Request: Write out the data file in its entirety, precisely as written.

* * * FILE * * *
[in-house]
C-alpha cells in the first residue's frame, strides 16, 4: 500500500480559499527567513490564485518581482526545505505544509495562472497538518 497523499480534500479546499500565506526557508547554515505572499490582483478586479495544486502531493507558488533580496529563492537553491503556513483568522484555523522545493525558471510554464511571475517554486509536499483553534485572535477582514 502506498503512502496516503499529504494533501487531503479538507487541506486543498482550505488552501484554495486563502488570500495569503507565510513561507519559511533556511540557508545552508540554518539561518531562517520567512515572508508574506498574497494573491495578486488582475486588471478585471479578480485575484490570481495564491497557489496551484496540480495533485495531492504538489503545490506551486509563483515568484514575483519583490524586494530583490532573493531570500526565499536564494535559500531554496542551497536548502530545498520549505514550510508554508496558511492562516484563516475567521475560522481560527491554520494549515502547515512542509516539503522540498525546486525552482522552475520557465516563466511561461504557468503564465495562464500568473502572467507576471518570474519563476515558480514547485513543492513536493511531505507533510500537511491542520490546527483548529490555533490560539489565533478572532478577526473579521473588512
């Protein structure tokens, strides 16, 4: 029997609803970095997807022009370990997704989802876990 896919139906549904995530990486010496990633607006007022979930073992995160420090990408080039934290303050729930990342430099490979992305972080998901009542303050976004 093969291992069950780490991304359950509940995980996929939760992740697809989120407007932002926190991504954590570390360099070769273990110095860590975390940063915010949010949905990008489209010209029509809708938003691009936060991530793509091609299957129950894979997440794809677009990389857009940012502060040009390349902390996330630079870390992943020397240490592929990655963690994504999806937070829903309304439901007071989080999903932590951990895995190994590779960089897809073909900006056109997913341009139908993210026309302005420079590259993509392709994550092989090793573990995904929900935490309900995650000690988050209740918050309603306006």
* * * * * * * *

[in-house]
C-alpha cells in the first residue's frame, strides 16, 4: 500500500480559499527567513490564485518581482526545505505544509495562472497538518 497523499480534500479546499500565506526557508547554515505572499490582483478586479495544486502531493507558488533580496529563492537553491503556513483568522484555523522545493525558471510554464511571475517554486509536499483553534485572535477582514 502506498503512502496516503499529504494533501487531503479538507487541506486543498482550505488552501484554495486563502488570500495569503507565510513561507519559511533556511540557508545552508540554518539561518531562517520567512515572508508574506498574497494573491495578486488582475486588471478585471479578480485575484490570481495564491497557489496551484496540480495533485495531492504538489503545490506551486509563483515568484514575483519583490524586494530583490532573493531570500526565499536564494535559500531554496542551497536548502530545498520549505514550510508554508496558511492562516484563516475567521475560522481560527491554520494549515502547515512542509516539503522540498525546486525552482522552475520557465516563466511561461504557468503564465495562464500568473502572467507576471518570474519563476515558480514547485513543492513536493511531505507533510500537511491542520490546527483548529490555533490560539489565533478572532478577526473579521473588512
């Protein structure tokens, strides 16, 4: 029997609803970095997807022009370990997704989802876990 896919139906549904995530990486010496990633607006007022979930073992995160420090990408080039934290303050729930990342430099490979992305972080998901009542303050976004 093969291992069950780490991304359950509940995980996929939760992740697809989120407007932002926190991504954590570390360099070769273990110095860590975390940063915010949010949905990008489209010209029509809708938003691009936060991530793509091609299957129950894979997440794809677009990389857009940012502060040009390349902390996330630079870390992943020397240490592929990655963690994504999806937070829903309304439901007071989080999903932590951990895995190994590779960089897809073909900006056109997913341009139908993210026309302005420079590259993509392709994550092989090793573990995904929900935490309900995650000690988050209740918050309603306006």